The Age Tuesday, March 10, 1942


This article is titled- PILOT CHEATED DEATH - Diary of Amazing Escape


How an R.A.A.F. pilot literally came back from the grave is graphically described in his diary, extracts of which are given in - Department: of Air bulletin. While on a reconnaissance flight over New Guinea the writer of the diary was attacked by Japanese fighters, and his aircraft dived in flames to the ground. With his companions, he was officially posted missing, believed killed. After a nine days ordeal, in which he suffered incredible hardships and adventures in dense jungle, beset by fatigue and sickness, and tortured by mosquitoes, with little water and less food, he eluded Japanese- troops who had landed is reached his base.


The story of his coolness as his aircraft hurtled to the ground, his determination as he stumbled through the jungle, half delirious, his fears and alarms are set out below: — "Go for Your Lives"

Wednesday, About 3 p.m. — At bottom of dive. Got big bump as though all bombs had gone off together. Took violent avoiding action and attempted to see results. Gunner rushed forward and said, "We're afire." Fire quickly got worse. Cabin filled with smoke, and flames obscured wing, so I yelled, "Go for your lives." Beginning to get toasted. Thought, "No chance, better jump without chute." Attempted to open escape hatch. Unable to locate crew in smoke.' Put on 'chute and tried to climb out window. Got stuck and stood on "stick." Aircraft dived steeply, so climbed in again and pulled nose up. Could not see for smoke, but at last managed to get through pilot's window and' jumped sideways, shielding my head from the tailplane.


Tumbled over and over, but couldn't reach ripcord as chute was right out in front of me, and it was reversed so that the toggle was on the left-hand side.  Eventually found ripcord and stopped with a bump. Caught sight of a Hudson pursued by three fighters. Trees rushed up at me. 'My "Mae West" was choking me and my head was forced back so I couldn't see the ground. Landed in trees. Realized I was choking but was unable to undo jacket. Nearly exhausted when I managed to struggle up to a higher bough and ease pressure. Heard twigs breaking beneath -me, and almost resigned to being taken by Japs. Turned out to be wild pig. Found ripcord still firmly grasped in right, hand. Lumps on my head, too, so I couldn't have missed the tailplane! Determined to make big effort to avoid capture. Climbed gingerly down 100 feet tree to ground. Lost lots of skin and landed in dense, dark jungle. Heard twigs breaking. Hid behind tree.  Another pig.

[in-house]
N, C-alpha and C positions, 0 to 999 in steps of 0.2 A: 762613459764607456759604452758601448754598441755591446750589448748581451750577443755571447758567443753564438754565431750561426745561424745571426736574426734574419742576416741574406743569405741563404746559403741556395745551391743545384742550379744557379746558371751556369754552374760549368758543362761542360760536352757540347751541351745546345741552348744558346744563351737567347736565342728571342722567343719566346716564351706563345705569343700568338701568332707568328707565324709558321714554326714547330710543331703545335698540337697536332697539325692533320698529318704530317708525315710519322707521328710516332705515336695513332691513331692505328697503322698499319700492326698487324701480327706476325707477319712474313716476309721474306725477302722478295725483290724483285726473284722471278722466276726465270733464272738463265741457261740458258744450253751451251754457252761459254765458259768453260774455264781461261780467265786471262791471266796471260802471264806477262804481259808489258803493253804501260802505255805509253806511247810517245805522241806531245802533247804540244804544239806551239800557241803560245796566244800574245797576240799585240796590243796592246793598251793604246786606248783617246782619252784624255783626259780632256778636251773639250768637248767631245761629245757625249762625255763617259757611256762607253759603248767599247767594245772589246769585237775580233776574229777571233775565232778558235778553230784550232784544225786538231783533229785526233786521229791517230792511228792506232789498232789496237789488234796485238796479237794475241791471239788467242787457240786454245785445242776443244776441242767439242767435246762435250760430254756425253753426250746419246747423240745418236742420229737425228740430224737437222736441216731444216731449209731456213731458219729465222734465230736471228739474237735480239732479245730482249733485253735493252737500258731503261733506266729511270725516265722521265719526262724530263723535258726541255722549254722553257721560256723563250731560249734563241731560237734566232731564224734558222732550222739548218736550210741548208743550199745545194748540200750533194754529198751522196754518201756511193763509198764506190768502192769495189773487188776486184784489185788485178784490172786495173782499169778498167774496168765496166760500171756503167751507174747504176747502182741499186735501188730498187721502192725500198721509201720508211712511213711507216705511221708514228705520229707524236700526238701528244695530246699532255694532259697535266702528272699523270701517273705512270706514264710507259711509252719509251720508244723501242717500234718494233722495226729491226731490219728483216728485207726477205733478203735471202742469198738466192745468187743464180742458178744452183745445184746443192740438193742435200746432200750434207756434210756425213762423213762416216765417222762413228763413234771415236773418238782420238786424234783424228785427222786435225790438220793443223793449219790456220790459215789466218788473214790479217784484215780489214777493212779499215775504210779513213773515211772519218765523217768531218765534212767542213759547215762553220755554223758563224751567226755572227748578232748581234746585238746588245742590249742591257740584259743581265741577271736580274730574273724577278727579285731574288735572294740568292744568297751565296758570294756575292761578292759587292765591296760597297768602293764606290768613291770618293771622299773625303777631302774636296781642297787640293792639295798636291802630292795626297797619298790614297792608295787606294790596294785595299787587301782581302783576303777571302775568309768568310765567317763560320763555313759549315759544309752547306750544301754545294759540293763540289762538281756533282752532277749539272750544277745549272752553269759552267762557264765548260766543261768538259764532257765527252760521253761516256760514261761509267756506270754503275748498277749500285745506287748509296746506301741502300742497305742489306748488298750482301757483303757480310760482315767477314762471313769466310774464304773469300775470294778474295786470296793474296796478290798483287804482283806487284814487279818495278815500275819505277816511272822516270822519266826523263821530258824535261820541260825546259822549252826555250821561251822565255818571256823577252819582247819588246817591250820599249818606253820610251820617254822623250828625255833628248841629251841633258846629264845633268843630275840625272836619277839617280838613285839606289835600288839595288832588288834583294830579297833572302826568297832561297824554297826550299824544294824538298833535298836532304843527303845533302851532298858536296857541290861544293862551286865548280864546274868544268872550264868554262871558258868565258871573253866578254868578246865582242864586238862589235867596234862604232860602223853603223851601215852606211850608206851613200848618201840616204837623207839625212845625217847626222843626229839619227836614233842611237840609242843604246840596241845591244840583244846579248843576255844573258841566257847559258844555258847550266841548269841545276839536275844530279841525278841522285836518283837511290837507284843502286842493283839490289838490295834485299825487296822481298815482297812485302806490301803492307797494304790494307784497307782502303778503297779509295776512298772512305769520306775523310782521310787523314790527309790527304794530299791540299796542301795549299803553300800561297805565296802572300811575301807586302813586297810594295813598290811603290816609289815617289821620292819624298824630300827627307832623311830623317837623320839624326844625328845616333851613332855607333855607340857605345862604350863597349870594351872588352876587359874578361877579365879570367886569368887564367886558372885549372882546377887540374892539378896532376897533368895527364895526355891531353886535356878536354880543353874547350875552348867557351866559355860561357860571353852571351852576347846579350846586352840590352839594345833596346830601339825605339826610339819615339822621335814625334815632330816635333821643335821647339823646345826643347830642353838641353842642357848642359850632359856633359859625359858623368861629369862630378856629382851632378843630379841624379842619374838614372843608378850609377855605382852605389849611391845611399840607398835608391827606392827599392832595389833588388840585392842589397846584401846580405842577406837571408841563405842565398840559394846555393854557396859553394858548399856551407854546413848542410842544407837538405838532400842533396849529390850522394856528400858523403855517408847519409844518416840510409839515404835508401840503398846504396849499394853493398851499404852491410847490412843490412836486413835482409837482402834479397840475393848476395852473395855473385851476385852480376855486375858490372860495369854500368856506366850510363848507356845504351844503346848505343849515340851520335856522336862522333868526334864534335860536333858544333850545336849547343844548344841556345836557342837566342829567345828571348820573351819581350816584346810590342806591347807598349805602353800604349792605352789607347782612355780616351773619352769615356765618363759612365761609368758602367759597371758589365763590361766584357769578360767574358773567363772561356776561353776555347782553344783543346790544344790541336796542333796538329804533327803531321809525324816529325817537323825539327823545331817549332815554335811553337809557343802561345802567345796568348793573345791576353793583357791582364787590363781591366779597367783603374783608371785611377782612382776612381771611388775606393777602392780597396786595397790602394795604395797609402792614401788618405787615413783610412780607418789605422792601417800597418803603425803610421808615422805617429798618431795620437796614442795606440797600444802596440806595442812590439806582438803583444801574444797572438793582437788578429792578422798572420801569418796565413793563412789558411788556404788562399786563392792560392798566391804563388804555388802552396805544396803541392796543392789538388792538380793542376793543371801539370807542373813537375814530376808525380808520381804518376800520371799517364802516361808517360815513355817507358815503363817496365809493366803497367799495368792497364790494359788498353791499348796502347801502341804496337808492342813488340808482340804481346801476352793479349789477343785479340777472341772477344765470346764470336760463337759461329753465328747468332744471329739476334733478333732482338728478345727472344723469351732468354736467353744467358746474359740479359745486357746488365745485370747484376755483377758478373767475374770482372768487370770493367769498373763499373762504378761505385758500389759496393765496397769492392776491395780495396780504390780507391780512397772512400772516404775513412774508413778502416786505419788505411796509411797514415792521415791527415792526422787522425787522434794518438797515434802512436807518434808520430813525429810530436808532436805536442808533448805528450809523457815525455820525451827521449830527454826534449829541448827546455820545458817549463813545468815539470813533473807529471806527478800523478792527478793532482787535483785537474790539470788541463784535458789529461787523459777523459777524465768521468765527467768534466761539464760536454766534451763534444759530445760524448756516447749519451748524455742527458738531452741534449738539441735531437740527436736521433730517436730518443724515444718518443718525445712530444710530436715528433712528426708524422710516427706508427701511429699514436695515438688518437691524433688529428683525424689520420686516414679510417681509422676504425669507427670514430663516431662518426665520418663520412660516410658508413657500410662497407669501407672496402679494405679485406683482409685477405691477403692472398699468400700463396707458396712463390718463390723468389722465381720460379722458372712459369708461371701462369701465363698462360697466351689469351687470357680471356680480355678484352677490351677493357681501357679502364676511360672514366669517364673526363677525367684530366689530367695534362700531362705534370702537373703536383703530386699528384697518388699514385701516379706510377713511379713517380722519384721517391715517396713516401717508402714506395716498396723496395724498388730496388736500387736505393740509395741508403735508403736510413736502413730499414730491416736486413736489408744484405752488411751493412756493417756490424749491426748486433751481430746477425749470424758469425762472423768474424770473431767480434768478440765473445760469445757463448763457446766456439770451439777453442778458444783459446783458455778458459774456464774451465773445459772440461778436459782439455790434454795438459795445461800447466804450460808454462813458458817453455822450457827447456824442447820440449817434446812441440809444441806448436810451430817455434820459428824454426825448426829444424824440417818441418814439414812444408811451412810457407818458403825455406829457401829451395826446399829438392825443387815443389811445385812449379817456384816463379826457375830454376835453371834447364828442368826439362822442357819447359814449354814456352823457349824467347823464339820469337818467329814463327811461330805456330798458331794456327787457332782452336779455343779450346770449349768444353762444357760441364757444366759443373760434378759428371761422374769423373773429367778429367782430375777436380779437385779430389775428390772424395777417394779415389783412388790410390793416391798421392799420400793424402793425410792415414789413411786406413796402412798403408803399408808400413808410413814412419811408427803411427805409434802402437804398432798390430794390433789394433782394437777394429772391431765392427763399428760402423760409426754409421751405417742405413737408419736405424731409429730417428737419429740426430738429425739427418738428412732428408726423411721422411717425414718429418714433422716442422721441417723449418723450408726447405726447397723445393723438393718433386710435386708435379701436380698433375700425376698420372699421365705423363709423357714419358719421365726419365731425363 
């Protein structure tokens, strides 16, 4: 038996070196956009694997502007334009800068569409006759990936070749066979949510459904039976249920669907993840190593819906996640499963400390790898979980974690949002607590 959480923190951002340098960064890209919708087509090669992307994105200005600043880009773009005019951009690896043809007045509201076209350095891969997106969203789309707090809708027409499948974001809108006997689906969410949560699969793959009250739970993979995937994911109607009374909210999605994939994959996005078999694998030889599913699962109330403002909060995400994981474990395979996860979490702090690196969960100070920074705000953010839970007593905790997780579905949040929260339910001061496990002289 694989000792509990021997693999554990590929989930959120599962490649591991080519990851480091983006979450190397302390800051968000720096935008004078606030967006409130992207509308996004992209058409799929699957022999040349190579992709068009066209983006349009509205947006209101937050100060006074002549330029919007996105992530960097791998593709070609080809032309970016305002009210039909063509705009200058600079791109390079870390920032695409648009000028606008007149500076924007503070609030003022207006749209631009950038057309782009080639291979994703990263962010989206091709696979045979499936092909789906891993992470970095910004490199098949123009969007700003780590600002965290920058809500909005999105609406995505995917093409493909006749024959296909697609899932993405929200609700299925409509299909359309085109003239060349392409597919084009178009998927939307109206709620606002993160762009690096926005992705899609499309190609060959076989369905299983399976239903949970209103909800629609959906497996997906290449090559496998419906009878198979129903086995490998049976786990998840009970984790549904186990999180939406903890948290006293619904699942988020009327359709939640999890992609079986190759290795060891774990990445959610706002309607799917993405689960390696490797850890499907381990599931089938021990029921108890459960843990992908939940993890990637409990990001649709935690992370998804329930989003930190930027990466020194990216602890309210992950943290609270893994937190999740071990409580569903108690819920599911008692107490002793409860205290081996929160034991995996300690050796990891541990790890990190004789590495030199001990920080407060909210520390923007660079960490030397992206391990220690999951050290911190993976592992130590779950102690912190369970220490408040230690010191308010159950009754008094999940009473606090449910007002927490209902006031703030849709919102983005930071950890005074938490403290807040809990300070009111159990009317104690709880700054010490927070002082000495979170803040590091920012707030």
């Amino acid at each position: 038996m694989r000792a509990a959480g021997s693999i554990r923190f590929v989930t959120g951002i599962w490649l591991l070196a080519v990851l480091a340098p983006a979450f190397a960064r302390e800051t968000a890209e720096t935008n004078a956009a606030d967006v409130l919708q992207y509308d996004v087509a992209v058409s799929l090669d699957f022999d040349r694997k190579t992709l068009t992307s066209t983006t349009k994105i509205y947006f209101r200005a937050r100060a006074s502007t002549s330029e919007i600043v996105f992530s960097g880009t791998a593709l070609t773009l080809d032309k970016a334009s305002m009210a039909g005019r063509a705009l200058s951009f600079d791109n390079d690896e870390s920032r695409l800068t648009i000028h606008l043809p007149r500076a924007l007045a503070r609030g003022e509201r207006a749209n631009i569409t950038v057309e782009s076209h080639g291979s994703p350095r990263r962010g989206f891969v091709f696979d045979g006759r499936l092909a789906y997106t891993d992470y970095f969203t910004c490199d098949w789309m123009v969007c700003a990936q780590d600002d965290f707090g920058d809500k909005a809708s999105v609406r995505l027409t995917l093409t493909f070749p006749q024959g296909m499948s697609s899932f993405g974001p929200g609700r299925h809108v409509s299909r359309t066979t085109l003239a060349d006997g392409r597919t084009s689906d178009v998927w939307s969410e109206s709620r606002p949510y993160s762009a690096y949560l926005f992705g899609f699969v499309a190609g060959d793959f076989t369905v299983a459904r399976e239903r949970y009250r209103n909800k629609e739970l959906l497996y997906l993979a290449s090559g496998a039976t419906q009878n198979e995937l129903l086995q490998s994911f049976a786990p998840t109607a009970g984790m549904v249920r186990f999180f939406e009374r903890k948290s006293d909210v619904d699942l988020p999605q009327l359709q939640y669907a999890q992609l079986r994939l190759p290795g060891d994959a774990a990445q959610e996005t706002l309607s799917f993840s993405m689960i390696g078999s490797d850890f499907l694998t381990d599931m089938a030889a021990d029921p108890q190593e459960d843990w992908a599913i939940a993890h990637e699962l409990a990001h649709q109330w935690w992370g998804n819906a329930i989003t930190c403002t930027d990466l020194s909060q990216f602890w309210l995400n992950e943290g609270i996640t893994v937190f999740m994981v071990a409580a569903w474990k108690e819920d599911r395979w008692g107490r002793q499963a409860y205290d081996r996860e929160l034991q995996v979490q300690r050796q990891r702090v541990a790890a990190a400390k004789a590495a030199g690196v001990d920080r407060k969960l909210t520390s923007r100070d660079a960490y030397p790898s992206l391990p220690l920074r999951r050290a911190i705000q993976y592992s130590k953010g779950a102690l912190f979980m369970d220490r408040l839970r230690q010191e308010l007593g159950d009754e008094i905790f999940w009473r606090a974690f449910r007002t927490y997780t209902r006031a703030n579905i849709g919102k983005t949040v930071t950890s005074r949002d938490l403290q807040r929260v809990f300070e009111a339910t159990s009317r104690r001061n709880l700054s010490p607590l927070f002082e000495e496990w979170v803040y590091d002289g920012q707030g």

Waited for the Stars


Wednesday, 4 p.m. — Walked on north-west course until I became thoroughly confused. Sat down and waited for stars, then set off through jungle again. Checking again; found I had turned north-east. Sat down.

Very thirsty. Only two matches in box and striker not much good. Mosquitoes nearly drove me mad, and wild pigs getting on my nerves. By licking leaves kept myself going till I found puddle. Drank cold water, which made me feel sick. Found track leading west, but struck mosquito-infested swamp. Drank more water, then climbed up bank and lay down. Awake all night killing mosquitoes. - Began to feel weak and sick.


Thursday. — Started again at dawn and walked for hours. Followed dry creek towards coast, but time after time got cut off by impenetrable sword grass. Climbed back up steep mountains and cliffs. Only water cupped in leaves and pockets of fallen trees. Forced to go north-west for hours, climbing over fallen trees, up steep banks, very high hills, and steep gorges. Made about six attempts to reach sea, but always blocked.  Sun got too high to judge direction, so sat down and rested. Feeling weak from emptiness. Thought about the dangers of scratches turning into tropical ulcers, of malaria. I had to stop every half-hour in a lather of sweat. Always thirsty. Made determined effort to follow small creek of stagnant waterholes to sea, irrespective of direction. Heard sea a long way off.